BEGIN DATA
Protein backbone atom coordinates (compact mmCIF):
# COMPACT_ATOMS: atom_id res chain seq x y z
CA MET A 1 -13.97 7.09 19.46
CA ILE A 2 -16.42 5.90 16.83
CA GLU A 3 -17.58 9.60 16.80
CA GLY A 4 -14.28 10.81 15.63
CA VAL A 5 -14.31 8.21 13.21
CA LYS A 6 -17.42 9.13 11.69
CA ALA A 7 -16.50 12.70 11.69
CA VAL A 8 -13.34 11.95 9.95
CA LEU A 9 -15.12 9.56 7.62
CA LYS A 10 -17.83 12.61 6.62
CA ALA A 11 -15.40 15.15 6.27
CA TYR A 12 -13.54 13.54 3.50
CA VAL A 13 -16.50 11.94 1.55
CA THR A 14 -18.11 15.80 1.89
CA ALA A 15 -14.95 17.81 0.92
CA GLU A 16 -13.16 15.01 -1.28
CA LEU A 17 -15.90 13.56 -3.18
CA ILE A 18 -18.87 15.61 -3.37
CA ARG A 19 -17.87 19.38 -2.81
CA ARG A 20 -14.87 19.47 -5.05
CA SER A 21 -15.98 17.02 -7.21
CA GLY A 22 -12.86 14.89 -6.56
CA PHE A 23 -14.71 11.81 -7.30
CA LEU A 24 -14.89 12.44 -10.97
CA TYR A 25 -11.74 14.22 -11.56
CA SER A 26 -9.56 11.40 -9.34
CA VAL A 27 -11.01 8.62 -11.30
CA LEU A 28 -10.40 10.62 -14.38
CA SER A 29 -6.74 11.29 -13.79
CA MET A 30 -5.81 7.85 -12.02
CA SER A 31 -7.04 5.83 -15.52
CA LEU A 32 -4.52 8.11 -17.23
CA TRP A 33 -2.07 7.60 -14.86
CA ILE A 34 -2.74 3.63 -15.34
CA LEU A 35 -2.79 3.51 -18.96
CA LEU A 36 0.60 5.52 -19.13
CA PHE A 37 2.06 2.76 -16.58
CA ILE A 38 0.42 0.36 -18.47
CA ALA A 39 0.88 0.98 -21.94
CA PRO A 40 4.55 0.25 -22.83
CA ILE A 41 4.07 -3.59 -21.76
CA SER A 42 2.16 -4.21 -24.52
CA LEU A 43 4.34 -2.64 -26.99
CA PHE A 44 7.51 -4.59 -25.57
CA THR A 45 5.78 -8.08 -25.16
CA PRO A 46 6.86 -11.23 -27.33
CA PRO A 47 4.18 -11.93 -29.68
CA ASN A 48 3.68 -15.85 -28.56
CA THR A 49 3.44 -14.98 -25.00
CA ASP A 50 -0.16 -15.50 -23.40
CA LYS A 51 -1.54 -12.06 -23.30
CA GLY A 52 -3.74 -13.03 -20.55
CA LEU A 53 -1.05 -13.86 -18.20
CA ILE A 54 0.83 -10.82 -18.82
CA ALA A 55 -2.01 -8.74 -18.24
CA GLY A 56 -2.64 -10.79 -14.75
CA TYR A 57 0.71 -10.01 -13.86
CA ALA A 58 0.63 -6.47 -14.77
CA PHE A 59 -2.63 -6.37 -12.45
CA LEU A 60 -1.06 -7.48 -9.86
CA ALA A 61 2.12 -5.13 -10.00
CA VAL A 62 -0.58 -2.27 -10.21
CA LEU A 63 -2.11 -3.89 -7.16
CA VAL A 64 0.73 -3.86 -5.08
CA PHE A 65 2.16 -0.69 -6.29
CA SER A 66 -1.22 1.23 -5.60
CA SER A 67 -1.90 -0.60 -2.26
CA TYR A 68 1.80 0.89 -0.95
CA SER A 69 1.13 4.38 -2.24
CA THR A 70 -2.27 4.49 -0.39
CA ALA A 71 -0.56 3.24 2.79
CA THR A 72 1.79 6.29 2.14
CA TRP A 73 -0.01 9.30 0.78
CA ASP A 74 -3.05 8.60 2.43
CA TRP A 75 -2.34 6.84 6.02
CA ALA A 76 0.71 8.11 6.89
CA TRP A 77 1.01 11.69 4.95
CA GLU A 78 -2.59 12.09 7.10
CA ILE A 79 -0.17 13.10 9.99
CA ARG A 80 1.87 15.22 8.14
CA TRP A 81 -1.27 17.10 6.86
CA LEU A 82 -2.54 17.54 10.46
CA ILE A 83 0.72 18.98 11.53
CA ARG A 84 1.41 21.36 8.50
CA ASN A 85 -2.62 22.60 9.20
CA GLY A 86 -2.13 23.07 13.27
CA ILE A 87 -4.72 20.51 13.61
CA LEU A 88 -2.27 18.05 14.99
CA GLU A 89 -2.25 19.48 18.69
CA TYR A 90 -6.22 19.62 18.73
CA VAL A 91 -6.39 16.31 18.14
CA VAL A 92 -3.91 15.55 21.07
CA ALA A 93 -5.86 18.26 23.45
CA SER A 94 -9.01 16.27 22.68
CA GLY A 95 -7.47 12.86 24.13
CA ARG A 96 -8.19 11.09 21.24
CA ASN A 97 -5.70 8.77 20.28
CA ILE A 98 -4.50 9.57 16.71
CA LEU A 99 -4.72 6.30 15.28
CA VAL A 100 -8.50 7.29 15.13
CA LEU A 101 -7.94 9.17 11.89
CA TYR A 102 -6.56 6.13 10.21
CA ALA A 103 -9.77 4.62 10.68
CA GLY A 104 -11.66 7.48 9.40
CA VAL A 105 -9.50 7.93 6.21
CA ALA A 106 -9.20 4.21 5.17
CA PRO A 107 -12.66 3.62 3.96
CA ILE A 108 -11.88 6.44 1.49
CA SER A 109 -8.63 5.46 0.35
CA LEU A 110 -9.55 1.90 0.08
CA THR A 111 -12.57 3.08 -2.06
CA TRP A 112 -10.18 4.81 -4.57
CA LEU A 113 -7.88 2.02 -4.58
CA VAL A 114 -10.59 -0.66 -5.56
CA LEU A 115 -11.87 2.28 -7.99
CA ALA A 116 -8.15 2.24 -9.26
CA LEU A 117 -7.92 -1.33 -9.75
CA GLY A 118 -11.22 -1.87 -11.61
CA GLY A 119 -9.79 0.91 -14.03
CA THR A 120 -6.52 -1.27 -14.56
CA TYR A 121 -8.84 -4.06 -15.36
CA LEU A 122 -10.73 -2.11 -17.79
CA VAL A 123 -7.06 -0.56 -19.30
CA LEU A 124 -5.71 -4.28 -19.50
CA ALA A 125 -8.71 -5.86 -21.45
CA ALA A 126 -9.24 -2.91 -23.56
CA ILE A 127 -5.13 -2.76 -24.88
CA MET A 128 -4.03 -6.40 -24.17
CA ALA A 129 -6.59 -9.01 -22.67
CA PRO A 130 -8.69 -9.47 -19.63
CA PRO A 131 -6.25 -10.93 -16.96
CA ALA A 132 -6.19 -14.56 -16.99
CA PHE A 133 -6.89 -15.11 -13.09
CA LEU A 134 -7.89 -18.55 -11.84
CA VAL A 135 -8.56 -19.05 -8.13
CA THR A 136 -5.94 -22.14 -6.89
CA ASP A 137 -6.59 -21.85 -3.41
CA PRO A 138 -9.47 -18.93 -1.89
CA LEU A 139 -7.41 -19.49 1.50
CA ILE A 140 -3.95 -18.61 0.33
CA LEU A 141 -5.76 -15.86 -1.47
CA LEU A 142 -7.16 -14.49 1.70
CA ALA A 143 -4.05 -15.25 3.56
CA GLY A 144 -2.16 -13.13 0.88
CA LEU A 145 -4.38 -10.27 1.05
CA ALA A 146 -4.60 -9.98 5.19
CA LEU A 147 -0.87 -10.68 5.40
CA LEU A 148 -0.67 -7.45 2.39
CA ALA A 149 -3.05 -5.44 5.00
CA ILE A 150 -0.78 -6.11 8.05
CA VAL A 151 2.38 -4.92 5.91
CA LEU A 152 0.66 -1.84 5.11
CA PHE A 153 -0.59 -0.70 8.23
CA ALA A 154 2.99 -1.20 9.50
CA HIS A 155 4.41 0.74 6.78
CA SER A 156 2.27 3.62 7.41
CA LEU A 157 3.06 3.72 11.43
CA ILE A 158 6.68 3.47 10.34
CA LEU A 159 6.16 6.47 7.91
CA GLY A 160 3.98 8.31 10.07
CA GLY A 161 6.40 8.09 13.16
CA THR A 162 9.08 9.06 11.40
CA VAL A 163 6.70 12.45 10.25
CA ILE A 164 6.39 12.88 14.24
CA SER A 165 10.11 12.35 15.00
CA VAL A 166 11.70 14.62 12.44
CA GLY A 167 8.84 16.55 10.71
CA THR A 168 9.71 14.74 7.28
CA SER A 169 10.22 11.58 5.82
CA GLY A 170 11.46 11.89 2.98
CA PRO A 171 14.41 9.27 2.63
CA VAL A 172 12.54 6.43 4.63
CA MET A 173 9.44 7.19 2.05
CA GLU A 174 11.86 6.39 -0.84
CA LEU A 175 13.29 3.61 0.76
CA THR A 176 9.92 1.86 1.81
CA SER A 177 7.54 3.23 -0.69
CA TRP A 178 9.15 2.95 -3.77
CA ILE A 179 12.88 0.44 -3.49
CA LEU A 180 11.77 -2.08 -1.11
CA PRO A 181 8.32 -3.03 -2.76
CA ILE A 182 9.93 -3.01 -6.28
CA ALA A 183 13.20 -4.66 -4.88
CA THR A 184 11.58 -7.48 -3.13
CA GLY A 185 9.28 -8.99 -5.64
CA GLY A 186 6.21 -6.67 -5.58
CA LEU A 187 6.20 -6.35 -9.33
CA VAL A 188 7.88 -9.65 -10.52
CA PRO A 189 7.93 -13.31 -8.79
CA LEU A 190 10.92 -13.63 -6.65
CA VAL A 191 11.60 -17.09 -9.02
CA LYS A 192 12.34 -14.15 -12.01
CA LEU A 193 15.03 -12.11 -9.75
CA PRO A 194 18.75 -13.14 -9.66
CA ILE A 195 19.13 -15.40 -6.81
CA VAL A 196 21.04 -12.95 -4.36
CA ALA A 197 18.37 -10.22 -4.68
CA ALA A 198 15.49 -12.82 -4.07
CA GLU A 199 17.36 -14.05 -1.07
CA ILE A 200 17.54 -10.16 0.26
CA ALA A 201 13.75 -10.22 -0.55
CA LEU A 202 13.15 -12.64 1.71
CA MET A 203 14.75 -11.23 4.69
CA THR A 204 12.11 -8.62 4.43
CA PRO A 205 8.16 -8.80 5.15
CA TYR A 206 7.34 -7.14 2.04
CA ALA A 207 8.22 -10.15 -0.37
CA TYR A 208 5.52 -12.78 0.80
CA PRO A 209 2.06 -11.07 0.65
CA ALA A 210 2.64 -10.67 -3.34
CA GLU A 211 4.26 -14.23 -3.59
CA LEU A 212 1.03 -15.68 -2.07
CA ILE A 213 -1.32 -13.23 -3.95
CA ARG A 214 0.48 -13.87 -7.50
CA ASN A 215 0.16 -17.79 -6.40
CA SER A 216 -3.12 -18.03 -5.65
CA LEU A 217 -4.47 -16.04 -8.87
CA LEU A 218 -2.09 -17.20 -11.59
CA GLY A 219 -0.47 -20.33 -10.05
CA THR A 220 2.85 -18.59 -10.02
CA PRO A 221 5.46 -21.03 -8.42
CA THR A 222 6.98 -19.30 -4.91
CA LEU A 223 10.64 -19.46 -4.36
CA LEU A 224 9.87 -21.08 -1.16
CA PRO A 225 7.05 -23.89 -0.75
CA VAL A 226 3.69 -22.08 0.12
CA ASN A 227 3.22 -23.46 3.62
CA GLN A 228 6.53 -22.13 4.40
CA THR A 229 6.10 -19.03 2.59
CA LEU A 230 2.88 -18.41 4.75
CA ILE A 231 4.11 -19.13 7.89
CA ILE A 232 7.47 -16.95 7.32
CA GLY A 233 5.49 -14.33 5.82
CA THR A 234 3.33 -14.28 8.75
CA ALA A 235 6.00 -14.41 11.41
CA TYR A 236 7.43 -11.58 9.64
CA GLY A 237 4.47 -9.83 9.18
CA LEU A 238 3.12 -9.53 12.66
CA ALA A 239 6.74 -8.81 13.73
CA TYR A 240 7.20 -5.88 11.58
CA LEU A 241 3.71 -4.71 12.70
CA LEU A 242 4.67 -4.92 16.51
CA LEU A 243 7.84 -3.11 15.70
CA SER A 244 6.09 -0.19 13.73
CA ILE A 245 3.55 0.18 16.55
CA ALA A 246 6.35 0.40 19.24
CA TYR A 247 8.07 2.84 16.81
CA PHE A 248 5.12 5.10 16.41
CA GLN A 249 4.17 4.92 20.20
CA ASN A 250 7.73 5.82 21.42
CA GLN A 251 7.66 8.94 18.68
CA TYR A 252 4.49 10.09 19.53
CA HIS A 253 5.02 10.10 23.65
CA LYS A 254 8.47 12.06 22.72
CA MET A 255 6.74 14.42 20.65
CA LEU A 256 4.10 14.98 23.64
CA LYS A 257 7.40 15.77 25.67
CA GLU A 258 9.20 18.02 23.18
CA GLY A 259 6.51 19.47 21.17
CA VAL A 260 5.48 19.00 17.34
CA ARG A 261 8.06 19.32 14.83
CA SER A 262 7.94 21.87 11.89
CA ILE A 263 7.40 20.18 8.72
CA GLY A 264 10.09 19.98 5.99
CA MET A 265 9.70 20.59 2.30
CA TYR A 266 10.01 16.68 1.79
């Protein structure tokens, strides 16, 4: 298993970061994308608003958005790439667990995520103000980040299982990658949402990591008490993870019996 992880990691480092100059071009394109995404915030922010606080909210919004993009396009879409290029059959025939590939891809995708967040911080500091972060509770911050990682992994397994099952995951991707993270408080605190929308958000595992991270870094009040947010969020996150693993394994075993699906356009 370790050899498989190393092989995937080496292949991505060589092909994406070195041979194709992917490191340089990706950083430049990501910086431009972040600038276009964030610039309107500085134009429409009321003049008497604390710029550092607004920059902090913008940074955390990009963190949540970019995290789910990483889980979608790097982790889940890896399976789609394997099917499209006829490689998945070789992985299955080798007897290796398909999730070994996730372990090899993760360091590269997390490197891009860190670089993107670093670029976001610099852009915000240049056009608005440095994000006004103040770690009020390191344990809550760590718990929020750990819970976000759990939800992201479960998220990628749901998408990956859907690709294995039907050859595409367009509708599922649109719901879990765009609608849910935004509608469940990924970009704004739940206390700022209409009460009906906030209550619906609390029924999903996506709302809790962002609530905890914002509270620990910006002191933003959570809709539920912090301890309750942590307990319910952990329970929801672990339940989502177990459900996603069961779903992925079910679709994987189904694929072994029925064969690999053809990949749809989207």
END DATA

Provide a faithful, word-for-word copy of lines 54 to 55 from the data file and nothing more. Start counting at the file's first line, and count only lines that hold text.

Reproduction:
CA GLY A 52 -3.74 -13.03 -20.55
CA LEU A 53 -1.05 -13.86 -18.20